Comment: What the Carillion crisis teaches us about effective supplier management
The collapse of Carillion at the beginning of 2018 sent shock waves through its supply chain and the wider construction industry. Not only have jobs been lost, but suppliers to Carillion are now at risk of closing shop as well, with contracts like the construction of HS2 likely to change hands.
One detail that has been repeated in the press is that, despite the risks highlighted by repeated profit warnings, the UK public sector still awarded big money contracts to Carillion. This includes a £12m school building contract, awarded three days after Carillion’s third profit warning.
The collapse of Carillion is a sad end for a UK construction giant – but it raises a serious lesson for organisations that have close working relationships with key partners; the importance of effective supplier management.
Give structure to evaluation beyond cost reduction
Effective supplier management is about the holistic evaluation of suppliers. This process should seek to evaluate and manage suppliers on a number of factors and shouldn’t focus solely on cost reduction. Of course, cost reduction is important, but it should not be the only way in which organisations evaluate strategic suppliers.
Solely focusing on cost reduction when managing suppliers is a risky gamble. The pressure to reduce expenditure can bring the risk of weakening strategic suppliers financially, by eroding margins in contracts. For example, if a supplier is operating on a tight margin on an infrastructure job because they undercut rivals on cost, suppliers could quickly find the savings disappearing once they find critical faults that need correcting.
Similarly, suppliers bidding the lowest price may be those with insufficient experience to properly scope effort, resulting in cost overruns and delays. A cost–focused approach is also detrimental to relationships with suppliers and the quality of work and goods organisations receive. If price is the only thing ever discussed, it’s not possible to talk about how to innovate and collaborate on contracts.
Organisations both in the public and private sector should put in place a structured supplier performance process, to analyse strategic suppliers on more than just a cost basis. This process empowers the purchaser to become a partner manager, rather than a price negotiator – with the goal being to help strategic suppliers improve operational performance, control risk and reduce costs sustainably, instead of being pressured into reductions. Responsible, innovative suppliers should be encouraged and rewarded.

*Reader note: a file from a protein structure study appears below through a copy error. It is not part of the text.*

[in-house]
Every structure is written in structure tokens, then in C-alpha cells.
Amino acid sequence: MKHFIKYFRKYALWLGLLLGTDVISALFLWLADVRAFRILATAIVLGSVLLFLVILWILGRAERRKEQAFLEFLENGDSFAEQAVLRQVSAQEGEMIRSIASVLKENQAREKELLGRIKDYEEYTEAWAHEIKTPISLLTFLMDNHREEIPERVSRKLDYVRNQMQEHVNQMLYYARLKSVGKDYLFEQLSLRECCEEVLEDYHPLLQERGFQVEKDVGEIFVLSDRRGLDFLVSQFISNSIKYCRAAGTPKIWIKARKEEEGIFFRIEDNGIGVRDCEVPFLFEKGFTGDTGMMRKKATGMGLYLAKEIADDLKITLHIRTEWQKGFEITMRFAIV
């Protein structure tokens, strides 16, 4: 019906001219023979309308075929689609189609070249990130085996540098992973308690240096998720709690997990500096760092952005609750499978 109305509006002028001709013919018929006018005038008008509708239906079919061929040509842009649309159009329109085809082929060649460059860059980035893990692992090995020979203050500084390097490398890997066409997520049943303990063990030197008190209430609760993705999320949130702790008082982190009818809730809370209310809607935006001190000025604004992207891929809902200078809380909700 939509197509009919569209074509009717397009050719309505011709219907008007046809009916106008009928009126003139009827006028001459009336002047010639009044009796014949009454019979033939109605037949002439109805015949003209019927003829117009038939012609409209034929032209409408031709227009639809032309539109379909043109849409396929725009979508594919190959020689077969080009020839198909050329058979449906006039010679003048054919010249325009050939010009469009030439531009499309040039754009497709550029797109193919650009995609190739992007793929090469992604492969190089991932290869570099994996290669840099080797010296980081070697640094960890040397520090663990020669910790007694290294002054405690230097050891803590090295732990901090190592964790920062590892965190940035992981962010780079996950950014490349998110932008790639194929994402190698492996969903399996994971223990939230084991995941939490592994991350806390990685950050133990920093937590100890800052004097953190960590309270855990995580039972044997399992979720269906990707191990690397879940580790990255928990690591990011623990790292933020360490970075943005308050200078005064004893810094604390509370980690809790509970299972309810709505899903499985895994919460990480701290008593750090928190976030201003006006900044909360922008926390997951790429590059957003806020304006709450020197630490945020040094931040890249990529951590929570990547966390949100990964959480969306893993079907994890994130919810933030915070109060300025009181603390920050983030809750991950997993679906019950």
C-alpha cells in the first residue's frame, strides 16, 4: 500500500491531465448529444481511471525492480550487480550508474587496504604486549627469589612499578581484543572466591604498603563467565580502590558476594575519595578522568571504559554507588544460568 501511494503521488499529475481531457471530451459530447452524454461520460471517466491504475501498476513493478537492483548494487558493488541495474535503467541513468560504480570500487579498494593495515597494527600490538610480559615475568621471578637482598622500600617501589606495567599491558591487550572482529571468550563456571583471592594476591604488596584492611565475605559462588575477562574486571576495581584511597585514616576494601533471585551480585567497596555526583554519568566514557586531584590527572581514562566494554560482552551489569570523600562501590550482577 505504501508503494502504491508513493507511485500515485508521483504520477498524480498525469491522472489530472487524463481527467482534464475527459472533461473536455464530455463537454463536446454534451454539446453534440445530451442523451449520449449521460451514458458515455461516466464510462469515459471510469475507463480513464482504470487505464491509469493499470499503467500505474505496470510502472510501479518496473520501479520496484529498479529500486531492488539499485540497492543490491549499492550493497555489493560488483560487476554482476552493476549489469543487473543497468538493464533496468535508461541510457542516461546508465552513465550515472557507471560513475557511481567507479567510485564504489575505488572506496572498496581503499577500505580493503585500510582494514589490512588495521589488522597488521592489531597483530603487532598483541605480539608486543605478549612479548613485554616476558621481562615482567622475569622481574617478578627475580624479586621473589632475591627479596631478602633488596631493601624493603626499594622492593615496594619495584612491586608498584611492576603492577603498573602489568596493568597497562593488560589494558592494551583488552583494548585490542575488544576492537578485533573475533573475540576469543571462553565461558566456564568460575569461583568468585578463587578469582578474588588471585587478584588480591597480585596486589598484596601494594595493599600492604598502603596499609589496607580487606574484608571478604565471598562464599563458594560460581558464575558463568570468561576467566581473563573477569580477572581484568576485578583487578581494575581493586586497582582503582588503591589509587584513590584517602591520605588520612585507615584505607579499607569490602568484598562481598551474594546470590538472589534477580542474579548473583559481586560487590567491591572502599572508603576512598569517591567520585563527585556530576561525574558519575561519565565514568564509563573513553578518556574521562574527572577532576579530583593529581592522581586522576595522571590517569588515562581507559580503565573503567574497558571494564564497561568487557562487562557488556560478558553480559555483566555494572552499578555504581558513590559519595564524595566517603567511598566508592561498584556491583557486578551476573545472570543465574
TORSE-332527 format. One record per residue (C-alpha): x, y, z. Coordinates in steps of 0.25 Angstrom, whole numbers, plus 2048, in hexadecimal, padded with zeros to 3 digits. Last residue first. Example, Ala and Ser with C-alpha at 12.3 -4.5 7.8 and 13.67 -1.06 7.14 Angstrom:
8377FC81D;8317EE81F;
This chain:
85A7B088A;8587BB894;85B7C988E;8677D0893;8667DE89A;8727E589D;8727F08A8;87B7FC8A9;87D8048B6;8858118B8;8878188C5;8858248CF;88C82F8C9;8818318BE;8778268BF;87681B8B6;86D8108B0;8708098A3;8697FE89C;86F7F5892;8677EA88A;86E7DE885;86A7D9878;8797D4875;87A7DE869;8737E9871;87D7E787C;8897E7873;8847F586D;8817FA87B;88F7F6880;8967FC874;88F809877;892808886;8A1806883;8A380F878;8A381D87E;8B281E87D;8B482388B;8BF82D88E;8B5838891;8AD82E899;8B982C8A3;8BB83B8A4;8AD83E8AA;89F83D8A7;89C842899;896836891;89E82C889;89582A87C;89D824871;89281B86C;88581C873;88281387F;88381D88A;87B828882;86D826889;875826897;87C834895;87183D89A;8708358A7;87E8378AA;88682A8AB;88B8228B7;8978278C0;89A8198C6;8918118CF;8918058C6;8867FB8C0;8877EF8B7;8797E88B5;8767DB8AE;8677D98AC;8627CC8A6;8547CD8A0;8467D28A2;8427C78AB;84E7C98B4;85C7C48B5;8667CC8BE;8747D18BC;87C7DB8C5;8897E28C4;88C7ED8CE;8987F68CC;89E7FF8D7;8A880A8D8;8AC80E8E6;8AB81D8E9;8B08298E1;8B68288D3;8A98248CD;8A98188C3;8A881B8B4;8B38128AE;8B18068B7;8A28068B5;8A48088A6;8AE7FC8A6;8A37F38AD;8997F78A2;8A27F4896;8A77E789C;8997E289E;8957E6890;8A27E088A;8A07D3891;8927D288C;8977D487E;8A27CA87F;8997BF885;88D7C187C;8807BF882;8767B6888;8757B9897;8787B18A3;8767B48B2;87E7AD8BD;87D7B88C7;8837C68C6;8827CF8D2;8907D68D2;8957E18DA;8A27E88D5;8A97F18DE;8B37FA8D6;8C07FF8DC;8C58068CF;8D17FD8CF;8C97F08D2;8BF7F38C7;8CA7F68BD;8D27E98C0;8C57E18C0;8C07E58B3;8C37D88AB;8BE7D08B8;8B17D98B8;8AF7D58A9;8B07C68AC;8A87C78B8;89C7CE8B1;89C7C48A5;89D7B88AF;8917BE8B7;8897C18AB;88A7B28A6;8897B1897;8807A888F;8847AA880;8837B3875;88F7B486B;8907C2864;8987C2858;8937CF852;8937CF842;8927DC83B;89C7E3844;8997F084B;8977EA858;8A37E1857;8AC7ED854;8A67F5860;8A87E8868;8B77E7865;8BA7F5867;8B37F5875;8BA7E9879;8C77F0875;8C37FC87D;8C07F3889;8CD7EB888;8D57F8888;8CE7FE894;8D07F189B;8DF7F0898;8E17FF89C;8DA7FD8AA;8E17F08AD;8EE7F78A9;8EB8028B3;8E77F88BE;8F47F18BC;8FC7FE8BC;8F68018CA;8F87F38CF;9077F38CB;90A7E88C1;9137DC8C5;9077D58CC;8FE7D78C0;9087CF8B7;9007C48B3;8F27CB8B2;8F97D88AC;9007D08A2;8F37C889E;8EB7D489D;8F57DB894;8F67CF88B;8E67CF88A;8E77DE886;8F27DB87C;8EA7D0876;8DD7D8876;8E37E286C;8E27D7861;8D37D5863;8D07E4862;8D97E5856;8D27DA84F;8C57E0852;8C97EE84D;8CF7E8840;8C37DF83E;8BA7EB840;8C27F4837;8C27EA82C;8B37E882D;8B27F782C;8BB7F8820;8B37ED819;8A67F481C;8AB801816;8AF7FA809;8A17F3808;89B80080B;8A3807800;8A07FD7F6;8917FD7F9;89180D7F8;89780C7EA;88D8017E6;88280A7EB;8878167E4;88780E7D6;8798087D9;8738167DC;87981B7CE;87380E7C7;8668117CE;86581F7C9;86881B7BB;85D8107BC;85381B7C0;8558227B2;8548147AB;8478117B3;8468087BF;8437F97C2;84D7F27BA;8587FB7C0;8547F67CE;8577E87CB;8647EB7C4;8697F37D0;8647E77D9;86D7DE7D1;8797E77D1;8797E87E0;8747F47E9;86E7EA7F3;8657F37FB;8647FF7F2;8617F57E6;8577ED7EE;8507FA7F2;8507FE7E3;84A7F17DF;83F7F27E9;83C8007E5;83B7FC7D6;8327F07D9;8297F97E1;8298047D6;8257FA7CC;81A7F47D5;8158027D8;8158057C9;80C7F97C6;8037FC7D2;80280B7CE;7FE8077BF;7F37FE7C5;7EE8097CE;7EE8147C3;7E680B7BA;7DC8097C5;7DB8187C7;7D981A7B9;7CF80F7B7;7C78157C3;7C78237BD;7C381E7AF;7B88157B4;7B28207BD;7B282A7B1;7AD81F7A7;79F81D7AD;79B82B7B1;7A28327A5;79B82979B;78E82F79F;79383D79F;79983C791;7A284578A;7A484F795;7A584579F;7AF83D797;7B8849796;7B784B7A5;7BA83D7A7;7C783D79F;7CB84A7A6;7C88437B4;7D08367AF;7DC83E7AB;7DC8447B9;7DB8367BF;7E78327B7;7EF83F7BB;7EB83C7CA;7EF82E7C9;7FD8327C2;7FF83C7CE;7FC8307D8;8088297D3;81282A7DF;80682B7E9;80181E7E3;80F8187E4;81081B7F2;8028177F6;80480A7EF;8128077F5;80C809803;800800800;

Data-driven supplier performance
Technology is key to delivering this in-depth evaluation of strategic supplier performance. But to get smart, organisations need to draw on data within and external to the business to create a barometer of strategic supplier performance.
To start with, organisations should source information on the supplier’s operational performance, looking at issues like compliance with the terms of the contract, service quality, deadline management and supply shortages. Organisations should also collect information and feedback on supplier risk from in-house and external data providers, covering issues like financial health and sustainable development. Such a process would have flagged the risks involved with Carillion.
There is also more intangible data that needs to be collected from internal stakeholders that is relevant to evaluation. This includes feedback on the status of the supplier relationship, team competence, responsiveness in a crisis and the capacity to innovate. Important instances that influence these criteria should be noted and taken up with suppliers to make improvements.
Excellent supplier practises should also be recorded, to see if these can be extended to other areas of the working relationship. Simple, flexible survey capabilities make this process scalable as well as auditable, and help integrate such factors into a 360-degree view of supplier performance and risk.
Suppliers should be asked to provide a breakdown of their selling price according to margins and various components, like raw materials, workforce costs and R&D. This makes it easier to focus on areas in which improvements and adjustments could be made. This collaboration can create more sustainable cost savings, rather than pressuring strategic supplier to cut the price.
Smarter evaluation leads to smarter conversations